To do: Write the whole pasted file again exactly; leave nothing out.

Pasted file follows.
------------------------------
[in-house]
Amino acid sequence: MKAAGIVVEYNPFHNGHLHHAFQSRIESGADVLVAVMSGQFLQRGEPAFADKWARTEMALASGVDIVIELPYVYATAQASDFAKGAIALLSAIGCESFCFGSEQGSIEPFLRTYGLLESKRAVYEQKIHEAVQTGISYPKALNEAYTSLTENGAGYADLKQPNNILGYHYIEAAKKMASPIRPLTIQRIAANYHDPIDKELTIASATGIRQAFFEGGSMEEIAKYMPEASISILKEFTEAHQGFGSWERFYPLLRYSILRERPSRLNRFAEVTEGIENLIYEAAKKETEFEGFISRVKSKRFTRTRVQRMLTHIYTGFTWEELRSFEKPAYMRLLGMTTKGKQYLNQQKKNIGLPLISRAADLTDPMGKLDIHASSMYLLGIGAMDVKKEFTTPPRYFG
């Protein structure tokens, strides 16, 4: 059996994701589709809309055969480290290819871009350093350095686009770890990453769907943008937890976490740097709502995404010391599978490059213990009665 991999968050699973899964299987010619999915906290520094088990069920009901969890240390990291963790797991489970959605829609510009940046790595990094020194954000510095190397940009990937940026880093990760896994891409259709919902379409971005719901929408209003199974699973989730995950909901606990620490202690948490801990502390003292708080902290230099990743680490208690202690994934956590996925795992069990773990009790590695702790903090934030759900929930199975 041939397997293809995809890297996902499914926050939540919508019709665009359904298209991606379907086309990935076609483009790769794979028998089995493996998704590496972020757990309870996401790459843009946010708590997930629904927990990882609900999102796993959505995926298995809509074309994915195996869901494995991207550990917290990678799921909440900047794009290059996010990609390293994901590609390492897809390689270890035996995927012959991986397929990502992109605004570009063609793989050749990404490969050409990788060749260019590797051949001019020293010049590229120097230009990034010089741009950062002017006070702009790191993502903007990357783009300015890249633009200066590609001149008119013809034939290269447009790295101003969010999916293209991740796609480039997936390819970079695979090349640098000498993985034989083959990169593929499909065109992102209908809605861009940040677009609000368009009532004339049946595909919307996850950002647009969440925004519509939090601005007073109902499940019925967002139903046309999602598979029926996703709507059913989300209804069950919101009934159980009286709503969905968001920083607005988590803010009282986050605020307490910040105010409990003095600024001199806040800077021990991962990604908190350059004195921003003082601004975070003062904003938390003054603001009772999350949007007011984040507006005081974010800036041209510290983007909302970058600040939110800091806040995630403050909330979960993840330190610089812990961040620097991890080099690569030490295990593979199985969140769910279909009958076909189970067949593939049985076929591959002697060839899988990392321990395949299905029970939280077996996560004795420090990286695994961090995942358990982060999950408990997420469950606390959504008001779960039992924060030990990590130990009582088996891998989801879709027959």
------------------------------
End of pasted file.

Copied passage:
[in-house]
Amino acid sequence: MKAAGIVVEYNPFHNGHLHHAFQSRIESGADVLVAVMSGQFLQRGEPAFADKWARTEMALASGVDIVIELPYVYATAQASDFAKGAIALLSAIGCESFCFGSEQGSIEPFLRTYGLLESKRAVYEQKIHEAVQTGISYPKALNEAYTSLTENGAGYADLKQPNNILGYHYIEAAKKMASPIRPLTIQRIAANYHDPIDKELTIASATGIRQAFFEGGSMEEIAKYMPEASISILKEFTEAHQGFGSWERFYPLLRYSILRERPSRLNRFAEVTEGIENLIYEAAKKETEFEGFISRVKSKRFTRTRVQRMLTHIYTGFTWEELRSFEKPAYMRLLGMTTKGKQYLNQQKKNIGLPLISRAADLTDPMGKLDIHASSMYLLGIGAMDVKKEFTTPPRYFG
């Protein structure tokens, strides 16, 4: 059996994701589709809309055969480290290819871009350093350095686009770890990453769907943008937890976490740097709502995404010391599978490059213990009665 991999968050699973899964299987010619999915906290520094088990069920009901969890240390990291963790797991489970959605829609510009940046790595990094020194954000510095190397940009990937940026880093990760896994891409259709919902379409971005719901929408209003199974699973989730995950909901606990620490202690948490801990502390003292708080902290230099990743680490208690202690994934956590996925795992069990773990009790590695702790903090934030759900929930199975 041939397997293809995809890297996902499914926050939540919508019709665009359904298209991606379907086309990935076609483009790769794979028998089995493996998704590496972020757990309870996401790459843009946010708590997930629904927990990882609900999102796993959505995926298995809509074309994915195996869901494995991207550990917290990678799921909440900047794009290059996010990609390293994901590609390492897809390689270890035996995927012959991986397929990502992109605004570009063609793989050749990404490969050409990788060749260019590797051949001019020293010049590229120097230009990034010089741009950062002017006070702009790191993502903007990357783009300015890249633009200066590609001149008119013809034939290269447009790295101003969010999916293209991740796609480039997936390819970079695979090349640098000498993985034989083959990169593929499909065109992102209908809605861009940040677009609000368009009532004339049946595909919307996850950002647009969440925004519509939090601005007073109902499940019925967002139903046309999602598979029926996703709507059913989300209804069950919101009934159980009286709503969905968001920083607005988590803010009282986050605020307490910040105010409990003095600024001199806040800077021990991962990604908190350059004195921003003082601004975070003062904003938390003054603001009772999350949007007011984040507006005081974010800036041209510290983007909302970058600040939110800091806040995630403050909330979960993840330190610089812990961040620097991890080099690569030490295990593979199985969140769910279909009958076909189970067949593939049985076929591959002697060839899988990392321990395949299905029970939280077996996560004795420090990286695994961090995942358990982060999950408990997420469950606390959504008001779960039992924060030990990590130990009582088996891998989801879709027959």